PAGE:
Welcome to my homepage!
I’m a DPhil student in computer science at Oxford University, where I work on algorithmic verification with James Worrell and Joel Ouaknine (as of 2023). I grew up in Goa, India, and studied math at IISc Bangalore. If something on this site interests you, I’d love to chat – I’m julianrdcosta on gmail and twitter.
Work With Me
Although I dabble in many things, I’m particularly interested in working in:
- Software Verification: I have little practical experience in building verified software so far, but I know some of the theory thanks to my PhD
- Crypto: I’m just dipping my toes into the space right now, but I’m familiar with cryptography and theoretical computer science
- Quantum Computing: Ask me about this after October 2022, until then you might enjoy Qubits and the Kernel Trick: The power of working in a bigger space
- Drug Design: My team (led by Preetham Venkatesh) won the Indian government’s Drug Discovery Hackathon 2020. You may like Generating SARS-CoV-2 Protease Inhibitors with Variational Autoencoders and Notes on AlphaFold2
- AI Alignment: You may like Pascal’s Mugging: Reasoning when you have other things to do
- Math Education: I help run Monsoon Math, a camp for high school students, and care a lot about high quality pedogogy. You may like The Shortest Proof of Godel’s Incompleteness Theorems and Markov Chains, Mixing Times and Couplings
If you are an unusually enlightened parent, child, or human, you may enjoy hiring me as an aristocratic tutor.
I’m currently thinking about discrete linear dynamical systems with perturbations. For example, see this blog post about the 2D Rotation Rounding Problem.
Right now I’m interested in AI, especially questions in theory and alignment, neuroscience, synthetic and molecular biology, longevity research, economics – how is wealth created?, education and parenting, and design.
Words and phrases that have made it into my personal vocabulary and I’d like to see get more popular
Today’s lucky ten thousand – a short handle for the idea that someone not knowing something isn’t an occasion for surprise or scorn, but an opportunity to watch someone discover something for the first time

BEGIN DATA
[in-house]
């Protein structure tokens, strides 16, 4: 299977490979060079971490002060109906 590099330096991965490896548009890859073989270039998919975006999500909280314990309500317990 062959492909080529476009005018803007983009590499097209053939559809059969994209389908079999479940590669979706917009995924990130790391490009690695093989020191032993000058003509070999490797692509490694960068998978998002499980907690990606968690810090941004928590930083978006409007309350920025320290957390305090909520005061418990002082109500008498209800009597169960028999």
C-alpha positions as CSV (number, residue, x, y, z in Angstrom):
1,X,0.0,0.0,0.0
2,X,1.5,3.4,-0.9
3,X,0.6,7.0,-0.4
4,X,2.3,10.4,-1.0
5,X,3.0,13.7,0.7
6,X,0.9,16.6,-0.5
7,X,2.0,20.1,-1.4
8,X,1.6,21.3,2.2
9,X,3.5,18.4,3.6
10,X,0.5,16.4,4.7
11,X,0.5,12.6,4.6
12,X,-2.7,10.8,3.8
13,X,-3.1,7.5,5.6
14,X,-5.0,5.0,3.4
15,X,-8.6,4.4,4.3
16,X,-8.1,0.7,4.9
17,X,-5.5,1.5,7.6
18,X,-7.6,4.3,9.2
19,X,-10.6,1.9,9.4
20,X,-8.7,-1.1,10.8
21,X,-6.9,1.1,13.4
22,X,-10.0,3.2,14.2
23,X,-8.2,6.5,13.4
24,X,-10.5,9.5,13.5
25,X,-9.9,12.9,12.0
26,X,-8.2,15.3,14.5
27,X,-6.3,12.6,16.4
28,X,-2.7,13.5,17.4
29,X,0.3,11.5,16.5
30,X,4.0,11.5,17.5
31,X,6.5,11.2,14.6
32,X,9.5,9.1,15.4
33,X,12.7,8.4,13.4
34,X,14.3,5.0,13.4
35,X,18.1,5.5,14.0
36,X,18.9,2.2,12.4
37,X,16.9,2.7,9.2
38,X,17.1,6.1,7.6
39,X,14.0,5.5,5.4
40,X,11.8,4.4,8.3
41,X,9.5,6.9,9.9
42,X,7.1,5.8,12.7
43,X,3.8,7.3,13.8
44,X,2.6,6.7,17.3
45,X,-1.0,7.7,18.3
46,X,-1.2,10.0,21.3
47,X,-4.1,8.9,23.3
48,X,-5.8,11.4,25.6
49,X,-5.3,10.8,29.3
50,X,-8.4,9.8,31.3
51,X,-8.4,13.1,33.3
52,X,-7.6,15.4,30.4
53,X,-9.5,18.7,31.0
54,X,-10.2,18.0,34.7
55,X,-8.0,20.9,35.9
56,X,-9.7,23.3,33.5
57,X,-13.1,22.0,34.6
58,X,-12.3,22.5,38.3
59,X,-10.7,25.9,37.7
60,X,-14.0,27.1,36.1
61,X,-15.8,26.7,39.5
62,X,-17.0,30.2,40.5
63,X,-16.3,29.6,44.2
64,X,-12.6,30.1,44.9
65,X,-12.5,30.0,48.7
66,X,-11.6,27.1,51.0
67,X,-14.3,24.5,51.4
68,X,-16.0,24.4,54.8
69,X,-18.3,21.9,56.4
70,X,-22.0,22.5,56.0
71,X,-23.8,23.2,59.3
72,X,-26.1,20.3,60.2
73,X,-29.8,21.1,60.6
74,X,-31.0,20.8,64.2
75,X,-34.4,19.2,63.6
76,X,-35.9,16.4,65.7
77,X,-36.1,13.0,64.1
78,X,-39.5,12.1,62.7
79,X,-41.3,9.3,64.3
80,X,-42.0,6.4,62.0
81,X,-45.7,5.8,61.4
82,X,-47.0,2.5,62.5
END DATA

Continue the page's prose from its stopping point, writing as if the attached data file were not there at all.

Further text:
Finite problems – The human mind tends to expand or contract all problems to roughly the size that will occupy an entire brain. As a relatively privileged person, I use the phrase finite problems to remind myself that most of the problems I face are not likely to leave me homeless or starving, but can – worst case scenario – be dodged by disappearing, changing my name, and returning as Julian Prime. This thought comforts me. It is unlikely to work for someone else, but I write it up because it might.
Nerdsnipe – It’s just really fun to use as a verb
Stuff I’d really like to know the answer to:
- What are the base rates for Chronic Fatigue Syndrome, developing CFS-like symptoms after respiratory infection, and developing CFS-like symptoms after Covid?
- Given the insane corruption and decadence of 16-century Popes, how did the Papacy survive for another 5 centuries with its reputation sufficiently intact to be considered a moral authority? Essentially, I want know, what are the reasons behind the Roman Catholic Church’s longevity?
- What parts of the modern world /economy actually produce wealth (in the Paul Graham sense, also excluding positional goods) , which parts are bullshit (in the bullshit jobs sense) and are there any things which are neither?
(if for some reason you feel inclined)
I would like to read the following books, which are pretty hard to get hold of:
The Marlow books by Antonia Forest(managed to procure print copy of Autumn Term) All the Fishes Come Home to Roost, by Rachel Manija Brown(managed to find ebook) Pogo by Walt Kelly (collections of the comic strips)(found in New York)
- Asimov Laughs Again